Unfortunately, this second failure is also more likely during a rebuild, since every sector and data block of every drive is read. Under RAID 5 if a second drive failure occurs, all data is lost and recovery from backup must take place. Under RAID 6 it takes a three-drive failure to lose data.
Also, during this time, while the users and applications can still access data, the responsiveness of the storage system is often degraded, in some cases to the point that it’s unusable. The rebuild can be set to a lower priority which will help performance but slow the recovery effort, further exposing the environment to a total data loss.
To protect against this, most systems will be configured to make another copy of this data set on another array, often known as RAID 10 (mirrored RAID 1) or RAID 50 (mirrored RAID 5). This second copy of data, which is typically replicated by the disk array controller, represents a 100% capacity overhead cost in addition to the 25% overhead for the RAID implementation. What’s more, as the data set grows, more disk drives and larger drives are typically used in order to minimize capacity costs.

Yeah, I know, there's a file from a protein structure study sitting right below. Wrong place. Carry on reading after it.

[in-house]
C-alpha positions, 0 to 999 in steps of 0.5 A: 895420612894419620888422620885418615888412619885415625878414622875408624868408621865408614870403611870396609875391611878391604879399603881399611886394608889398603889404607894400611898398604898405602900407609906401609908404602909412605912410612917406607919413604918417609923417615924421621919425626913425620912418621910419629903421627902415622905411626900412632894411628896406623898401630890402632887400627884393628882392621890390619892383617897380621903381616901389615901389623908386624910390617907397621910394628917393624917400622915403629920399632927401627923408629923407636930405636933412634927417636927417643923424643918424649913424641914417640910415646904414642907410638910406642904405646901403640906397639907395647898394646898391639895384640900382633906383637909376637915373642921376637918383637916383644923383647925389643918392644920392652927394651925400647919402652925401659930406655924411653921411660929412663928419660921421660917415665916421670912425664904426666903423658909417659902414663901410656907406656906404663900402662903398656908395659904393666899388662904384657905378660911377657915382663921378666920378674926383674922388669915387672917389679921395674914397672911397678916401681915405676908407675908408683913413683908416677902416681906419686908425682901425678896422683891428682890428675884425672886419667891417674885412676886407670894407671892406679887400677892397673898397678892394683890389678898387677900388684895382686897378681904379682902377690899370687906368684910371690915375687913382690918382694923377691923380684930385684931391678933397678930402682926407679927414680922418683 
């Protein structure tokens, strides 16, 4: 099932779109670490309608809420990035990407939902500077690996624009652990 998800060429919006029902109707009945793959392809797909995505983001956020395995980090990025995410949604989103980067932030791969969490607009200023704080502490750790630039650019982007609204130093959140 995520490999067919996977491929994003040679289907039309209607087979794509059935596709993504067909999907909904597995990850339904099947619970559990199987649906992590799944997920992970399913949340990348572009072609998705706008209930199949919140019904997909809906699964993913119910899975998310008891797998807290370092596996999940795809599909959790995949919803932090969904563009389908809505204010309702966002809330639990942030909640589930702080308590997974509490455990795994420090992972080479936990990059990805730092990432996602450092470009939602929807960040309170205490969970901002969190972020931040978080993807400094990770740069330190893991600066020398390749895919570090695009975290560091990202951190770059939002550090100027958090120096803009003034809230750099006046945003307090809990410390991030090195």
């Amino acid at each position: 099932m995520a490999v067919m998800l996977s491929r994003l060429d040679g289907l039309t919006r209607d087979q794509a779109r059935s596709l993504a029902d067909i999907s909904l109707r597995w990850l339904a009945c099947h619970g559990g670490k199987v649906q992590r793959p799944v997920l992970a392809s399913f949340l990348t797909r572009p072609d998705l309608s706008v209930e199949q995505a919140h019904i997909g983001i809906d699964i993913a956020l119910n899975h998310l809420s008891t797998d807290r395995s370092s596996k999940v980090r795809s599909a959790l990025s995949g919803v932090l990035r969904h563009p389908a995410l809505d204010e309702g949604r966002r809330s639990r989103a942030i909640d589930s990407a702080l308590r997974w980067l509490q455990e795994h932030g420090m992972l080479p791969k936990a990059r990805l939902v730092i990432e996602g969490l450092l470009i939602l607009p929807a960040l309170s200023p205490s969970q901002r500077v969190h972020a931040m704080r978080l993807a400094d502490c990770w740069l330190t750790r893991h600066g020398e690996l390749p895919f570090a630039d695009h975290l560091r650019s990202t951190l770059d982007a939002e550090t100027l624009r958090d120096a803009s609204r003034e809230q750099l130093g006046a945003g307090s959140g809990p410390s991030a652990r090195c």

As mentioned, using larger drives extends the time required for RAID rebuilds, but using more disk drives also increases the likelihood of a drive failure, which is a mathematical probability. The response to this increased risk is to make yet another copy, often on tape as well, adding even more cost.
As previously described, this RAID and replication method for producing data resiliency can end up creating a 200-300% capacity overhead. And, the effectiveness at providing that protection and availability is suspect, given the inefficiency of copying and replicating data across multiple storage systems. This adds significantly to the cost and can be almost prohibitive when used with very large data sets, as are typical with large public and private cloud infrastructures.
Companies like Cleversafe take a different approach to protecting data and maintaining its availability. Their erasure coding and data dispersion process, called “information dispersal”, first parses a data object into multiple component parts or blocks. Then, somewhat like a parity calculation, it expands each block with some additional information to create a more resilient superset of data.
With a mathematical algorithm operators can use this superset to recreate the original data set using fewer than the original number of data blocks. Compared with traditional disk arrays using RAID, which can lose only one or two disk drives, information dispersal can provide many more times the level of resiliency within a single disk array. And many systems allow users to configure this level of data resiliency by setting the percentage of data blocks that must be present in order to successfully reproduce data.